In 1896, Miss Vollbehr went to Superior to serve as principal of the grade school ad remained a second year as primary instructor. The excursion out of the country closed with that year as Mr. Vollbehr was ill and wanted his daughter to return. More years at the Four Corner schools, election to the Liberty faculty, a year in Beatrice and another term at old Wildcat (somebody is reputed to have shot a wildcat thereabout in the days since the cats roamed freely) followed. Miss Vollbehr then had a year a Frog Pond (District 66) Pleasant Hill, the name depending on the year one attended.
Teaches 17 Years
Miss Vollbehr the returned to Liberty for three years, after which she served for two more at Union Center. To provide herself a change, she spent a year in the post office and for the last seventeen years or so has been in the Liberty school, where she now teaches the sixth, seventh and eighth grades.
She now has decided life has marked her for a Gage county teacher. Sunday, May 1, when her friends and former pupils will gather for the golden anniversary celebration of her teaching, a half century of Nebraska teaching. Miss Vollbehr regards as a milestone, but not a stopping point. She has been re-elected for the next year and she hopes to be re-elected for quite a few years to come.
Miss Vollbehr has taught several three-generation groups in her days behind the teacher's desk. Her sister, Mattie Vollbehr Andrews was a pupil as were her six children: Everett, Charles, Alice, Clarice, the twins Edward and Tyleen, also went to school to Aunt Etta. T. E. Jones of Klamath Falls, Oregon; Mrs. W. C. Showen of Liberty and young Franklin Showen make up another three generations. Another to the third generation is composed of Margaret Goin Hesston, Grace Heaston Hart and Kenneth Hart.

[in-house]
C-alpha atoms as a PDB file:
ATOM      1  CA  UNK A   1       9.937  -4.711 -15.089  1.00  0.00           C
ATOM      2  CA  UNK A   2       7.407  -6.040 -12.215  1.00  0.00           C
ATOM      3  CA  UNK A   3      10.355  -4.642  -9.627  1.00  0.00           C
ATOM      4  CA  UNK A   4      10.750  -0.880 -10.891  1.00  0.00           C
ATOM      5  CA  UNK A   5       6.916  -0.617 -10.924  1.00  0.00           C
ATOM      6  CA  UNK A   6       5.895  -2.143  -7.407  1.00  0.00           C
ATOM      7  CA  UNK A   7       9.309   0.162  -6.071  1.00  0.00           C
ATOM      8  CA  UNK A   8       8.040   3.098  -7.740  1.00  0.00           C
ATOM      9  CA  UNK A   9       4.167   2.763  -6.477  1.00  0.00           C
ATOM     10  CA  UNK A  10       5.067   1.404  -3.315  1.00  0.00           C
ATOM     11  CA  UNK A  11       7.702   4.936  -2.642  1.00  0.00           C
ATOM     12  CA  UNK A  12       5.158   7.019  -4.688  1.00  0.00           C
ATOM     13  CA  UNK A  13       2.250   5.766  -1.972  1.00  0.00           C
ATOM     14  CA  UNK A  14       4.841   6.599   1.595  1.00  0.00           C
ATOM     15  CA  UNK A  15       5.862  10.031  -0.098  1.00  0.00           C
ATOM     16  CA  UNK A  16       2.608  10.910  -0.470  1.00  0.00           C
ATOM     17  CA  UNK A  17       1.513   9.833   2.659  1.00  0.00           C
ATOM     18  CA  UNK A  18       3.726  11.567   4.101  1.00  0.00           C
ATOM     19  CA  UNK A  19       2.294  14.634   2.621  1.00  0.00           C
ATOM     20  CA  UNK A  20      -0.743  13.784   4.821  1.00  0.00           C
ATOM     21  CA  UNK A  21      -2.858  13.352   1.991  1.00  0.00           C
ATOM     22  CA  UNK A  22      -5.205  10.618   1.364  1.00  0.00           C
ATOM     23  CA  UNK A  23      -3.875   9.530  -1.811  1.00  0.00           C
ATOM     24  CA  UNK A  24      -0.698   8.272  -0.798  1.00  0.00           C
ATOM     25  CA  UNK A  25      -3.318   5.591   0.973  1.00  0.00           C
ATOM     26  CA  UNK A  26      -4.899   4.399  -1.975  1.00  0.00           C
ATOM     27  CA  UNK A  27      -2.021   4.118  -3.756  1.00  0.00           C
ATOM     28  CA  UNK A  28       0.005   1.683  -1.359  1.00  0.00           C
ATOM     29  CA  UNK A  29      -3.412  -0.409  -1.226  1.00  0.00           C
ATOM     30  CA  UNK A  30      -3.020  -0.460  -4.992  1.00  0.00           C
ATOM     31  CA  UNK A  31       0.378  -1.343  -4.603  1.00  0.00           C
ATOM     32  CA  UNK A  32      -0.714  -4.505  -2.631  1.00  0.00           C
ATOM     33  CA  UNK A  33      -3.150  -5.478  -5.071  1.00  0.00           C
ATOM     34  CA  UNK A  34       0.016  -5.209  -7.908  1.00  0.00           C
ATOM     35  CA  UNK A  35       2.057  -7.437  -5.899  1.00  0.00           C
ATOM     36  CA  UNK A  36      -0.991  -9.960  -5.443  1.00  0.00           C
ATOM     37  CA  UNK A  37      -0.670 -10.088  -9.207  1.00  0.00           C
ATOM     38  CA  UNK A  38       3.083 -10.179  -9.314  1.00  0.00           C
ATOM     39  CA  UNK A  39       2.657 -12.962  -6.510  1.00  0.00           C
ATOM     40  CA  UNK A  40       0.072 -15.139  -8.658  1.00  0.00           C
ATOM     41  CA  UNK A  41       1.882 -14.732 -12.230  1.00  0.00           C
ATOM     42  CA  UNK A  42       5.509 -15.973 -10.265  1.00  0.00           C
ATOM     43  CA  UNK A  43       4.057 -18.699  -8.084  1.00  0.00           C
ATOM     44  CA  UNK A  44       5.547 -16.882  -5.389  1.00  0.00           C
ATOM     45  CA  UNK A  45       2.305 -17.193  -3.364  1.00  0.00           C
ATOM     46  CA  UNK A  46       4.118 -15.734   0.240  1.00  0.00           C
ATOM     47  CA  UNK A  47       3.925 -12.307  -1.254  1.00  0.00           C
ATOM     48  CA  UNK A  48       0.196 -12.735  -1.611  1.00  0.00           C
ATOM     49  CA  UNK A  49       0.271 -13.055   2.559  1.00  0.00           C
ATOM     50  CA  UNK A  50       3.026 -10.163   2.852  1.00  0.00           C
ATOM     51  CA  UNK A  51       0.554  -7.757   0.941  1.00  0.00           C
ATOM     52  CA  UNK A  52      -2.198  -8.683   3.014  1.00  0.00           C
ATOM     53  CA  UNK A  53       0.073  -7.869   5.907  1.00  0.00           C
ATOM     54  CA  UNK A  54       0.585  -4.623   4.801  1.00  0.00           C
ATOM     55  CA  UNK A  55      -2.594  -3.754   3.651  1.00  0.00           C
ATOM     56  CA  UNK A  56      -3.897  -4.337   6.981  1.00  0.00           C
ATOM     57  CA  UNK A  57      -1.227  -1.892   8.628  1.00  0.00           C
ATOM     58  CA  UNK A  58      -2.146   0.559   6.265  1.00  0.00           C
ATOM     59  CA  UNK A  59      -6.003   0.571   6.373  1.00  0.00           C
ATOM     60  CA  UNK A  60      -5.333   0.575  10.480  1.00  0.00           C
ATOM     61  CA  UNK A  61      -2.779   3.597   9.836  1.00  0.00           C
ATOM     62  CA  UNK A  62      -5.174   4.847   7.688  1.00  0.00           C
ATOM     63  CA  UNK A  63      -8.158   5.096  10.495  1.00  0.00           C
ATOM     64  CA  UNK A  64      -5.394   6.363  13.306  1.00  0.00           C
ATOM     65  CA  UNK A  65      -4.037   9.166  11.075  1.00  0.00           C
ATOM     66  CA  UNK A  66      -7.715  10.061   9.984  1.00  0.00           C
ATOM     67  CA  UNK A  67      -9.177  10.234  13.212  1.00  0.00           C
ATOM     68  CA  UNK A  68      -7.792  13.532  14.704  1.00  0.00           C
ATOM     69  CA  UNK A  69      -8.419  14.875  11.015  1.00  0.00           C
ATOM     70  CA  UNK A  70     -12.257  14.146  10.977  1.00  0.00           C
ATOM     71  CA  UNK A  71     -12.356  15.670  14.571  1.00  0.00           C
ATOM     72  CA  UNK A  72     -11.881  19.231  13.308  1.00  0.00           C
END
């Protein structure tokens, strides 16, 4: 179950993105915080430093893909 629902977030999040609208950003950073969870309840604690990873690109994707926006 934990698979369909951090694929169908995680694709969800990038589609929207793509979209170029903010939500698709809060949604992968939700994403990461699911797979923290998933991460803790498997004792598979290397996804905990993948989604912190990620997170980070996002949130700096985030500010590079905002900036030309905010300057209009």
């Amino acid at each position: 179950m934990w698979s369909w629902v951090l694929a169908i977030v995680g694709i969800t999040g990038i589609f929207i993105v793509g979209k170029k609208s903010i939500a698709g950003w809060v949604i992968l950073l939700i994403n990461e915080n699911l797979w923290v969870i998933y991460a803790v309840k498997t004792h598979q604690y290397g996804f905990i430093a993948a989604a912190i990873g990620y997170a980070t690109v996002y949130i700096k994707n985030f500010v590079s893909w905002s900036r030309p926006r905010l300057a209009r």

Last day of school at Lone Star (undated)
There are a couple of grandfathers in Liberty who always enjoy telling Miss Vollbehr she applied corporal punishment when they were in school. They have come to the point where they admit her enforcement of sparing the rod adage was necessary, no matter how noisy their protests when they were small shavers with a penchant for mischief. Miss Vollbehr insists she wasn't any too strong for that mode of punishment, but when it was necessary, she was the one to do it.
The Liberty school basketball team has no more ardent fan than the teacher who soon completes fifty years of teaching. That the phrase used by a current pupil to describe her the best teacher I ever had goes ringing back through the years in a broadening phase is illustrated by a remark made to the present superintendent of the Liberty schools, Louis Decker. A resident of a neighboring community said he had not gone to school to Miss Vollbehr, but that he had taken eighth grade examinations under her. I was the last one in the room, he recalled. When all the others had gone, Miss Vollbehr sat down beside me and while she was sitting there, I passed the eighth grade examination.